Wednesday, 31 August 2016


For every one of my diabetic friends, this one's for you.

A couple of weeks ago I went to Thorpe Park with my sister, her boyfriend and our cousin, it's a massive place, lots of people, filled with the noise of excited shrieks of people riding the rollercoasters, scrambling to the front of various queues, waiting to get splashed by the water as Tidal Wave comes surging down the drop...So many characters, so many people, all living very different lives. Upon boarding the boat on Storm Surge, a boy in front of me looks at me and says;

"Be careful with that...!" Puzzled, I'm like, " careful with what?"
"Your Insulin Pump!" ..."Oh right yeah, thanks!" Honestly at this point my first thought was, oh how cool that this boy knows what an insulin pump is! Then he pulled out his own; "Look, I have one too!" In my excitement I say "What are the chances?" and then...slap my sister's boyfriend on the knee- sorry, Jeremy! Later on in the day I saw another girl queuing up ahead of us, an omnipod stuck to the back of her arm. Then I realised that even in such a vast place, with so many people, I am still not alone in this, I realised that I probably walk past so many Type 1 Diabetics every single day and don't even realise it- 400,000 of us make up the 5% of people that live with Type 1 and so many of us have no idea that one another even exist!

Then it made me think about the Diabetes Online Community, and how brilliant it is that we are all connected. How many times have you heard/seen a post from a newly diabetic person talking about how alone they feel? I feel like that is one of the most common reactions, to feel alone in this fight, to feel like you're the only one out there who will ever understand what this is like- and it's so easy to feel like this, I think because this disease requires so much attention from the person living with it and you rely on yourself to act as your own pancreas 24/7, it can feel isolating. I have made so many wonderful connections, there are so many people I can turn to who will understand exactly what it's like. As much as our family help us, it's so hard for them to fully understand what we go through, so speaking and knowing other Type 1 Diabetics is such an important part of living with Type 1.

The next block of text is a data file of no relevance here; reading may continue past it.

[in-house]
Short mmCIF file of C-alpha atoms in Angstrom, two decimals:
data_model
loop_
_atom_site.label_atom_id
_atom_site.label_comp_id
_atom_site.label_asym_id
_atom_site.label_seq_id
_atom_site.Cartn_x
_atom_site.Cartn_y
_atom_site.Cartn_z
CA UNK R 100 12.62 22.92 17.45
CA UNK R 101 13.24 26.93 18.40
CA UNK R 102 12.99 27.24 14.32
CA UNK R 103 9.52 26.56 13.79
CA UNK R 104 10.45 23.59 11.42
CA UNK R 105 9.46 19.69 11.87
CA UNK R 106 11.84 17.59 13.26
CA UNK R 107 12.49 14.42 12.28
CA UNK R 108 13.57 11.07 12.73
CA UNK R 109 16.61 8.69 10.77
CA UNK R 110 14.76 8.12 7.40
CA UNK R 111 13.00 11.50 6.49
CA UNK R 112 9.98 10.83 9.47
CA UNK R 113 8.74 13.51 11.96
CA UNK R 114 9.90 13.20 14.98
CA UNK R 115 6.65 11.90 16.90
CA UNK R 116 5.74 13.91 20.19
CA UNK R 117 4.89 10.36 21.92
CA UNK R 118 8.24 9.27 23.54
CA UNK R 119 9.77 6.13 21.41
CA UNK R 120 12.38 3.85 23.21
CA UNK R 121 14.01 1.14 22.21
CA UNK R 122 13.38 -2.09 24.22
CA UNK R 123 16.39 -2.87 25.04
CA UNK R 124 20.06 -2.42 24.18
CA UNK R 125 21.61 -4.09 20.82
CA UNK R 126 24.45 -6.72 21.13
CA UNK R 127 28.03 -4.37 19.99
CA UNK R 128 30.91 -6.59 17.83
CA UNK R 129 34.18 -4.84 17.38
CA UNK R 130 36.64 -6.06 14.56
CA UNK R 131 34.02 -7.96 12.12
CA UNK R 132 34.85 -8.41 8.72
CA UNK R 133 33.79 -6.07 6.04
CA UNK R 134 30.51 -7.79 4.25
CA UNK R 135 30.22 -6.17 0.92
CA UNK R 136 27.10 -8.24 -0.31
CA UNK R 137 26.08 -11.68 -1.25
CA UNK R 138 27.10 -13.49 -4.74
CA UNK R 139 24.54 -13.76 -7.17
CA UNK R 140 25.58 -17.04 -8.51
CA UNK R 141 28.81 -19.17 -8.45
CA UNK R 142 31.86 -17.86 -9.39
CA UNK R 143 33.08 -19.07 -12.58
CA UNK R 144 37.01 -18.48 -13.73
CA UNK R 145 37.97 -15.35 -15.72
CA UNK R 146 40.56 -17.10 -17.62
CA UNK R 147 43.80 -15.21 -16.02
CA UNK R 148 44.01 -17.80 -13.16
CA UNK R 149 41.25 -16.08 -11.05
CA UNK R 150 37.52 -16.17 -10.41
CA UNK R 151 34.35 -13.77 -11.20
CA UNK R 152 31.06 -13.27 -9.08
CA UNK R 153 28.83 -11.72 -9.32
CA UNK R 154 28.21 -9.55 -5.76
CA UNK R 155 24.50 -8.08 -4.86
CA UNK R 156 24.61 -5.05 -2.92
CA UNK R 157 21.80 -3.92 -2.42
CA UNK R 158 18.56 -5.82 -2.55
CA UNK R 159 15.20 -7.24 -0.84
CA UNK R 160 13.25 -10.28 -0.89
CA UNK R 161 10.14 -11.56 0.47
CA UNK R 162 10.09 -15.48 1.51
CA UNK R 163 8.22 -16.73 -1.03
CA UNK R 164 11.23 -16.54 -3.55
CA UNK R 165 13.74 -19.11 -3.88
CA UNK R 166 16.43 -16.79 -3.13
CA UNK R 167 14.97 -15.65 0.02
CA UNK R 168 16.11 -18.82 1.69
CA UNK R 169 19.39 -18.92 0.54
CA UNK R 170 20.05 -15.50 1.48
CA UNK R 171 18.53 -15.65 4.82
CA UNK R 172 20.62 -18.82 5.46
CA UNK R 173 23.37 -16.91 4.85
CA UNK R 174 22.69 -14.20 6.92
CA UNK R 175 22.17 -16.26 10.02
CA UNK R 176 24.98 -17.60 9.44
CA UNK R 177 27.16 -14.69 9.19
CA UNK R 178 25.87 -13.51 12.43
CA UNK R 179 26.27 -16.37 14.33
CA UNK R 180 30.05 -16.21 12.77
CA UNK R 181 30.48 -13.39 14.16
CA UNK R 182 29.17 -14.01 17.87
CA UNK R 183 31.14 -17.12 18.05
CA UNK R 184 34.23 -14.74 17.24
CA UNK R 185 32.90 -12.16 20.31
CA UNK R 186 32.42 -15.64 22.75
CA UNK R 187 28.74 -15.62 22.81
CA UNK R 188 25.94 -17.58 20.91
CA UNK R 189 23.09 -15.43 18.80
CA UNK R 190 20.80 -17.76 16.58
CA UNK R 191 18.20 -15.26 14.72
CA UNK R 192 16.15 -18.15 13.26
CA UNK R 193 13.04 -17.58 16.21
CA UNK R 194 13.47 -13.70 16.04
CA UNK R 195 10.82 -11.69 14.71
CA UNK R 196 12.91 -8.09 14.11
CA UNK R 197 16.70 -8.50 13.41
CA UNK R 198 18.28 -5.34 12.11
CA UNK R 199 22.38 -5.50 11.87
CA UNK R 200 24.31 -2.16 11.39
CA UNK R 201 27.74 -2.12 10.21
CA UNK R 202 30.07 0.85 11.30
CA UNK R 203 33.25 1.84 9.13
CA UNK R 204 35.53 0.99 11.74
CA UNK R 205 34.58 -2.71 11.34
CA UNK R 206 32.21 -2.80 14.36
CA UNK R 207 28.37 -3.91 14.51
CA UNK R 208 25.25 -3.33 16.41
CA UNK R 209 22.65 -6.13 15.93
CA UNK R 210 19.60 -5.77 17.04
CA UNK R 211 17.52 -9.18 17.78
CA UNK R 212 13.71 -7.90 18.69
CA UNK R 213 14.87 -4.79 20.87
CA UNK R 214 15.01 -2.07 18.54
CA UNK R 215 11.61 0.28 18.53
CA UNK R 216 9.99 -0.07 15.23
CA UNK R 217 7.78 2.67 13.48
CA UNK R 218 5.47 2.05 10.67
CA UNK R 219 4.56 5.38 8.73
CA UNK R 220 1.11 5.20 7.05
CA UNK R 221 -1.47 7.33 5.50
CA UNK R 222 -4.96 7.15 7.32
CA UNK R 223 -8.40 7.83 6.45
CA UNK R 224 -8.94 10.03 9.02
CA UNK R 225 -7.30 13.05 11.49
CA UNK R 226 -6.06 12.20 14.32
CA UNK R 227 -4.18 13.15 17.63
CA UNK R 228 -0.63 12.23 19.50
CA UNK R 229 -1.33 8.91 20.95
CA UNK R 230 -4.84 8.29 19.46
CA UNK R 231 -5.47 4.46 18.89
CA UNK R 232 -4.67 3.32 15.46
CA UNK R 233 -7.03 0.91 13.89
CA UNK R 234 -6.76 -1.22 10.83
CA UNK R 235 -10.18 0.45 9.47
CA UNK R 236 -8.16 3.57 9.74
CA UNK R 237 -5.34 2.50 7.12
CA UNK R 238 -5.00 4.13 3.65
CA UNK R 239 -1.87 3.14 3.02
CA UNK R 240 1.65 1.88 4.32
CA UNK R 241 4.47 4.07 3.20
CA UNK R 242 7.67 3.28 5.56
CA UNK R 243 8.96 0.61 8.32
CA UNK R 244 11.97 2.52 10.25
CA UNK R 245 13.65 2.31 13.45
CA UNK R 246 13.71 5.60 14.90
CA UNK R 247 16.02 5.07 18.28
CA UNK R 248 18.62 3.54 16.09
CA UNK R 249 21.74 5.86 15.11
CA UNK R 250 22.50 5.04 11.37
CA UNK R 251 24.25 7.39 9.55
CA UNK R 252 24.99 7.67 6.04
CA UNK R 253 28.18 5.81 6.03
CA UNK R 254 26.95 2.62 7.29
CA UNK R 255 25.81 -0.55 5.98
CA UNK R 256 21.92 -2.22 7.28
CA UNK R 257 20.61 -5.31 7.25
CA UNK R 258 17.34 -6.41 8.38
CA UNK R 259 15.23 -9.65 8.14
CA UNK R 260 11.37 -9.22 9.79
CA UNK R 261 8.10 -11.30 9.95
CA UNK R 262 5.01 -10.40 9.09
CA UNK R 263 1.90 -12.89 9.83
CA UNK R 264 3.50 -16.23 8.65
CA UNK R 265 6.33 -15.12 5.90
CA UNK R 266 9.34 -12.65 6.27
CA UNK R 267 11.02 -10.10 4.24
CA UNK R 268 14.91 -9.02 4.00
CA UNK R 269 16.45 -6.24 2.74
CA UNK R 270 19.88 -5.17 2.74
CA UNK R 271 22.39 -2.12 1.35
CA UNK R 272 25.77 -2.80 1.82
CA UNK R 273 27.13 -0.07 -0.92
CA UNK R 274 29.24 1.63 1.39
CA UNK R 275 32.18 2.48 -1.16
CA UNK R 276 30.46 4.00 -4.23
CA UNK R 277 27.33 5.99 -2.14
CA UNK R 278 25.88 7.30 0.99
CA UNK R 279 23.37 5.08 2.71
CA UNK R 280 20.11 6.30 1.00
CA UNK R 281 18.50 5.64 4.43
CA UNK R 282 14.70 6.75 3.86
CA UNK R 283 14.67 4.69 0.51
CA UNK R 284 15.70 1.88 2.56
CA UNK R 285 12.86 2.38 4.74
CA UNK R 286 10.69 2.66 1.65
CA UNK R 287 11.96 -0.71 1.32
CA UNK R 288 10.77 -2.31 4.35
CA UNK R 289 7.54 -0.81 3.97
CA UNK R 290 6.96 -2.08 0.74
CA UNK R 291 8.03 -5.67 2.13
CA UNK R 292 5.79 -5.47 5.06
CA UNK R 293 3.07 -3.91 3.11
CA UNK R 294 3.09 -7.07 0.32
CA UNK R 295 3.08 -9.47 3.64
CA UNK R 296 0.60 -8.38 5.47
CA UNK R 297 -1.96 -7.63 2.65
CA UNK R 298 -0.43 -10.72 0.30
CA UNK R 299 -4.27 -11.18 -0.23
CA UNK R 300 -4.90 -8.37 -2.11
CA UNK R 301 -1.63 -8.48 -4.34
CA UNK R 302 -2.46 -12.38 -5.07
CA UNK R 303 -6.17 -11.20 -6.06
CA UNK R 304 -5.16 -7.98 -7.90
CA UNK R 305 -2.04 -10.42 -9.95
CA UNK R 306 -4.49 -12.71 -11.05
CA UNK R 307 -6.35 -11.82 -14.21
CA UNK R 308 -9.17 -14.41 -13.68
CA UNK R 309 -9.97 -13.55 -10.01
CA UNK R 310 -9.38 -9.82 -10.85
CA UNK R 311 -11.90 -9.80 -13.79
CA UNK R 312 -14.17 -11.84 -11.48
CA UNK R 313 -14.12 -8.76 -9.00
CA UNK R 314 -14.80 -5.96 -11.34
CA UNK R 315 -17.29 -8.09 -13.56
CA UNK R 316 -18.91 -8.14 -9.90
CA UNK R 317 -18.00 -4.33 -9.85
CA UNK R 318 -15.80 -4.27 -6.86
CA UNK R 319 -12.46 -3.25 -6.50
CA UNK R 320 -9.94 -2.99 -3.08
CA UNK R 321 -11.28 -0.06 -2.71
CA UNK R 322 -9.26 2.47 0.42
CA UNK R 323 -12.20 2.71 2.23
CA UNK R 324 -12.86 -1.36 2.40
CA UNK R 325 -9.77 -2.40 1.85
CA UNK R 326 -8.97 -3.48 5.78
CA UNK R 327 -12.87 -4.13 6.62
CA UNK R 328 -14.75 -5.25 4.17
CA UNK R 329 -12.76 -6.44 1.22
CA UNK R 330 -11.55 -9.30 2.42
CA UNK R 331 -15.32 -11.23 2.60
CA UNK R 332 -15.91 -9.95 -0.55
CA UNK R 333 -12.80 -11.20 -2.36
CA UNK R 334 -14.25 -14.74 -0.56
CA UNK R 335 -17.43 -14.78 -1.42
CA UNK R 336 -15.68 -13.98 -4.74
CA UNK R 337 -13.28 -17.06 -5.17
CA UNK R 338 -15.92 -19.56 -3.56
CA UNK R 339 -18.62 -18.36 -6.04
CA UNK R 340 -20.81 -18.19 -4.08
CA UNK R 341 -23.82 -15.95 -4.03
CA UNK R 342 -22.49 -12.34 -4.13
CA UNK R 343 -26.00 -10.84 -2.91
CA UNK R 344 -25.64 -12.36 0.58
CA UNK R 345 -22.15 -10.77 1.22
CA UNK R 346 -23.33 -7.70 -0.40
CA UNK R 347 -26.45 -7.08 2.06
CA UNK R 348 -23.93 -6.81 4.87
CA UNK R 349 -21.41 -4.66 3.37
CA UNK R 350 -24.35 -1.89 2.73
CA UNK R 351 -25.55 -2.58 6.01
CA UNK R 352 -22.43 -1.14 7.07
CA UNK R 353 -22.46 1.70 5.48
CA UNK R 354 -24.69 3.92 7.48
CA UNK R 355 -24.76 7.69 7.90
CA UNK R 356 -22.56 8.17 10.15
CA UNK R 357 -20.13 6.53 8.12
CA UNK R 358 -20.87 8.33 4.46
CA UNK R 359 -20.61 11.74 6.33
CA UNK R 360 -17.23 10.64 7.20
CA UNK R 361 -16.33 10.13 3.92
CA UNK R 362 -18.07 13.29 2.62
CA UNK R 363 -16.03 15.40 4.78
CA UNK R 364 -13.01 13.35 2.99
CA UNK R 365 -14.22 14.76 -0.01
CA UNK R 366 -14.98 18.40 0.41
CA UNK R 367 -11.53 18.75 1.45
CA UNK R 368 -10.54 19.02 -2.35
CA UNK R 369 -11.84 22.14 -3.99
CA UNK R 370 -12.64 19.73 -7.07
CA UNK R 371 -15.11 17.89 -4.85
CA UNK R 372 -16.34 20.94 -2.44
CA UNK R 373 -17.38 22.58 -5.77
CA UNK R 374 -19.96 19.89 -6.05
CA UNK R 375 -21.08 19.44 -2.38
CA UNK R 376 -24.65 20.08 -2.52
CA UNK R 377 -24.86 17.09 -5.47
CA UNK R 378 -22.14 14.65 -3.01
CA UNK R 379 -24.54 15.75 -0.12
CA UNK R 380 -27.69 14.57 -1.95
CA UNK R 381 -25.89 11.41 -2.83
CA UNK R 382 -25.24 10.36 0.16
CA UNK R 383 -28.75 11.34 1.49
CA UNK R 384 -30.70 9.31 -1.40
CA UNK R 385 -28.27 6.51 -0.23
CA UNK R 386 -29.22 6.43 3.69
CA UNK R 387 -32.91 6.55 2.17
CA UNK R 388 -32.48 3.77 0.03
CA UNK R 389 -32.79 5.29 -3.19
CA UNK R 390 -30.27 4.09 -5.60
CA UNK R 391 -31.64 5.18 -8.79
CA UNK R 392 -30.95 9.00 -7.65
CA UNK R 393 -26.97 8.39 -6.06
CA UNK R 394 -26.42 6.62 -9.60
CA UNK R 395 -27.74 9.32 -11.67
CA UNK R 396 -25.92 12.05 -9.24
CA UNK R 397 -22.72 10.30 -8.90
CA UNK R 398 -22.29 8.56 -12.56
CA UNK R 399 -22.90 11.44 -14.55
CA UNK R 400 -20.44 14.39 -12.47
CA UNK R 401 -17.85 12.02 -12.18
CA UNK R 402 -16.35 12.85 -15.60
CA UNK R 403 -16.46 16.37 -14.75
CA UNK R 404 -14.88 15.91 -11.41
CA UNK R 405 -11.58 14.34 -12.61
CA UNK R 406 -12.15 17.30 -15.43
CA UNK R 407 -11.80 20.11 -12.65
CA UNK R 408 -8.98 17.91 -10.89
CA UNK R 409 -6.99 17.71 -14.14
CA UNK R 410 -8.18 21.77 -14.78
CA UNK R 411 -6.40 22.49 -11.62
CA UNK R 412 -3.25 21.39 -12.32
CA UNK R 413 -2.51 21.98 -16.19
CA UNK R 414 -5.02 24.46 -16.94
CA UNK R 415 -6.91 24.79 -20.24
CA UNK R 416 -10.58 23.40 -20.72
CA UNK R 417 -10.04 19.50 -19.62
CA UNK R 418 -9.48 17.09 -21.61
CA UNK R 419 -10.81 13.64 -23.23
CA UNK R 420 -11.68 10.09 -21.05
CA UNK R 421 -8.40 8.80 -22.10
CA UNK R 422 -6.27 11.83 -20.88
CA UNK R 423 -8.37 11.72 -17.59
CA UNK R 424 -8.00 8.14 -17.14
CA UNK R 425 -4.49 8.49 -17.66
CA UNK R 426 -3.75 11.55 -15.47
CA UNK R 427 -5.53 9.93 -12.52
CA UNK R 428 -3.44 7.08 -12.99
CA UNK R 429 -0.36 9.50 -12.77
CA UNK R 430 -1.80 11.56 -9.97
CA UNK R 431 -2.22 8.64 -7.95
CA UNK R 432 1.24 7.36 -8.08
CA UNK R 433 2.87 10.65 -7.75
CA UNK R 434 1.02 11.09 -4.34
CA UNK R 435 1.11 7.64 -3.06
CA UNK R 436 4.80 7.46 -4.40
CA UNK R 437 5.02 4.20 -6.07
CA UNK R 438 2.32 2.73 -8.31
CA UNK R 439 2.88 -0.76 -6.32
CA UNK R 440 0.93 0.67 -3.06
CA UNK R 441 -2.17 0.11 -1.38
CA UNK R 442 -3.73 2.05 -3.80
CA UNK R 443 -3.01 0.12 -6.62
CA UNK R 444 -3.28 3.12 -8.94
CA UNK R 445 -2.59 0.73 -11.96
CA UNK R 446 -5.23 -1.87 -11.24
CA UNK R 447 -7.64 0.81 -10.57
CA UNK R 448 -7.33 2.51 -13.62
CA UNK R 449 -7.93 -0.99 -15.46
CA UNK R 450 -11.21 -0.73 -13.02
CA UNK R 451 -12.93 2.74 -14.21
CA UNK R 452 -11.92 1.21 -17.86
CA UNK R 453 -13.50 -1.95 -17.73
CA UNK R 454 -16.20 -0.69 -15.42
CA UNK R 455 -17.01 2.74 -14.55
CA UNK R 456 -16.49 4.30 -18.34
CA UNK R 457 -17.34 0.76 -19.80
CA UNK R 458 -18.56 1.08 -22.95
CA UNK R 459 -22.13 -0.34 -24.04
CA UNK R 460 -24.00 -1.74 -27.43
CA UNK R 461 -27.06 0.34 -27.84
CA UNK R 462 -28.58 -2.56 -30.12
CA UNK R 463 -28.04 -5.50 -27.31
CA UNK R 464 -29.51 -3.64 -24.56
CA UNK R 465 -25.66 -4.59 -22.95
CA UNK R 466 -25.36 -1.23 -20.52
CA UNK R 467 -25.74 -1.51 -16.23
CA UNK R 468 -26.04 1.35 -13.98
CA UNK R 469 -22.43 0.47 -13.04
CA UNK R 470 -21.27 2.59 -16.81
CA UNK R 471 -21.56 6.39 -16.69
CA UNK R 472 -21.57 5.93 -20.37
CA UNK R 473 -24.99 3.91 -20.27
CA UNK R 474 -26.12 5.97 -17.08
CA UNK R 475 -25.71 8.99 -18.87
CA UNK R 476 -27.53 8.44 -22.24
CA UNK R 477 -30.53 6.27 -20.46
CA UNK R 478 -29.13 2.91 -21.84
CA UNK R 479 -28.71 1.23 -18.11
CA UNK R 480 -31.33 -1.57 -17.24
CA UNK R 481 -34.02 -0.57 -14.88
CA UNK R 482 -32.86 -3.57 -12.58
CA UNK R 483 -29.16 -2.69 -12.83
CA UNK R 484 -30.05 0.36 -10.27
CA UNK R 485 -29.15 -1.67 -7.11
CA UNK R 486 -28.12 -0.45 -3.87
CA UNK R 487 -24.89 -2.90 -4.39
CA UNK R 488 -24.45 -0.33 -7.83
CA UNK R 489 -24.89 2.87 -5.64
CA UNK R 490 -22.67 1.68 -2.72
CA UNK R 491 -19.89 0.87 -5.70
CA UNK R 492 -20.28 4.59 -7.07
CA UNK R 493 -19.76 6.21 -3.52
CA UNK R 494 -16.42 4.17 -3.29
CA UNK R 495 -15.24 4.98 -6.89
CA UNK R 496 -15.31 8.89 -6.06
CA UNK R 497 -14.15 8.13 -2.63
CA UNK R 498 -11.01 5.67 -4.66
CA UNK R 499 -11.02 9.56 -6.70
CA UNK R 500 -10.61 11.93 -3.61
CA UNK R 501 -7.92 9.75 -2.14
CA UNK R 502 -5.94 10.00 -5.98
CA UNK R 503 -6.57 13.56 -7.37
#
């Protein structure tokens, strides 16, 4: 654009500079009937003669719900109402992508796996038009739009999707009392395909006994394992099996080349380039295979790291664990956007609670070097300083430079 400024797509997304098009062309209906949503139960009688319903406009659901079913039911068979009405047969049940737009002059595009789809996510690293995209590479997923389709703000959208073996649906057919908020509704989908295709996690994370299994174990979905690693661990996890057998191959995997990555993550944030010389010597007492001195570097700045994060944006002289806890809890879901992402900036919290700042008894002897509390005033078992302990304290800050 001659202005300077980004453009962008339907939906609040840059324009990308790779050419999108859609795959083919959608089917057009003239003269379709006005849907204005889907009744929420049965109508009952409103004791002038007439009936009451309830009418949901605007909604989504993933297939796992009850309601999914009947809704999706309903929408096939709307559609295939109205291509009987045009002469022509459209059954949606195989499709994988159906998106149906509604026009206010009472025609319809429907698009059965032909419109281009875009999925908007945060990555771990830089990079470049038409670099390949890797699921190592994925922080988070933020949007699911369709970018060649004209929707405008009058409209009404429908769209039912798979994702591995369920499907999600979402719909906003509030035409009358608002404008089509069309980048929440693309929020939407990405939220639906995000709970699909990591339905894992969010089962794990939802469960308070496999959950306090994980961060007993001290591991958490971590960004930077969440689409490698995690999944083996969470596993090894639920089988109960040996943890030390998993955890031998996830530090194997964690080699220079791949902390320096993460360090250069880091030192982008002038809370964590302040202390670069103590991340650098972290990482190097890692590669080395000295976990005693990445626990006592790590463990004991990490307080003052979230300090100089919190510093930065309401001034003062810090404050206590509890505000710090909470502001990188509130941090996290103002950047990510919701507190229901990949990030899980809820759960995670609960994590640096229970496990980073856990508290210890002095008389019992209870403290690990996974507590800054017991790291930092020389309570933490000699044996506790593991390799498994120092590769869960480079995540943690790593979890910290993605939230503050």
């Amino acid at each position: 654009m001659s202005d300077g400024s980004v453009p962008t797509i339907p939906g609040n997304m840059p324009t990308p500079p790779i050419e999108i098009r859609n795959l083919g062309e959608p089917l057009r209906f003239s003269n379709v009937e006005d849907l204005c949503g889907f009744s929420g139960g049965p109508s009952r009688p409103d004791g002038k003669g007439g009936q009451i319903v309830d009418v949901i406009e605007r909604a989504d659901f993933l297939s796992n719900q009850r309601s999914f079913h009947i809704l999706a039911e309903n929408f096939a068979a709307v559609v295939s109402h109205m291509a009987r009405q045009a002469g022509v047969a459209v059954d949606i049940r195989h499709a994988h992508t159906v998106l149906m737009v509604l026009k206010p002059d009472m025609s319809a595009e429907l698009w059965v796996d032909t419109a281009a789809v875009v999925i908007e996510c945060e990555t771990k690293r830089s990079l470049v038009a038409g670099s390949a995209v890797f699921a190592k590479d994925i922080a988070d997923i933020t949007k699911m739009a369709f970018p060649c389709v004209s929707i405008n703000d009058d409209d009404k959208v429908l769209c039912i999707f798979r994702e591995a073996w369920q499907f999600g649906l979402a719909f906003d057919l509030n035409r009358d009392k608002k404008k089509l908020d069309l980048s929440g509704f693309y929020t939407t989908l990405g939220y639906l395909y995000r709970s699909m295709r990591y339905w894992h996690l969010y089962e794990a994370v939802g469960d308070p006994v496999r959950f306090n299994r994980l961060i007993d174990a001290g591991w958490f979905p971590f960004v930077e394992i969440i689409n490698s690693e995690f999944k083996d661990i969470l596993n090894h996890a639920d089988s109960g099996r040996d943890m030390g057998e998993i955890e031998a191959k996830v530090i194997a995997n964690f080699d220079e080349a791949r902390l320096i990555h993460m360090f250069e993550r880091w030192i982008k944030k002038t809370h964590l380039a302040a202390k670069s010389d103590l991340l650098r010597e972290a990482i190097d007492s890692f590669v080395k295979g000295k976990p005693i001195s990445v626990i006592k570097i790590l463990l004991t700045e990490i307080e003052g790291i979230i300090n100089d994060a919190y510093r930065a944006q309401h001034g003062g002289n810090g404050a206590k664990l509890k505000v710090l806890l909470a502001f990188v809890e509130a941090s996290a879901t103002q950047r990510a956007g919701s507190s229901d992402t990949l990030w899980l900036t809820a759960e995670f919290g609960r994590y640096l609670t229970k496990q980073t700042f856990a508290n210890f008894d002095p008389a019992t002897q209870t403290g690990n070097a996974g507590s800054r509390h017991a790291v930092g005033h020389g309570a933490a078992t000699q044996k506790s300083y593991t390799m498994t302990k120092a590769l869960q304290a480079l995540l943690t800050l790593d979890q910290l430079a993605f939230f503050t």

But that's because I'm engaged. A lot of young people will turn away from their diagnosis and refuse to engage in it, they will be in denial, they won't want to accept it. That itself is such a barrier, I know there are probably so many other people out there who don't have the same mindset as the DOC and so will never be open to it, will never discover this whole other side of a life with diabetes. The side that teaches you that you will have rough times with this disease but it will get easier, the side that teaches you that you are not alone, the side that shows you all the amazing things you can still accomplish despite your disease.

To all my diabetic friends, to every one I've ever connected with, even if we only spoke once, know that it's valuable, and that you're valuable to every other diabetic person you've ever spoken to. Even if we don't know it, subconsciously, it helps to talk, it helps to be connected.


  1. It is true, the DOC is important to me and I am sure if my mom were still alive it would be important to her as well.

  2. Love this Ellie. You are one of the special people of the #gbdoc that make it such a welcoming and safe place to share. Thank you xxx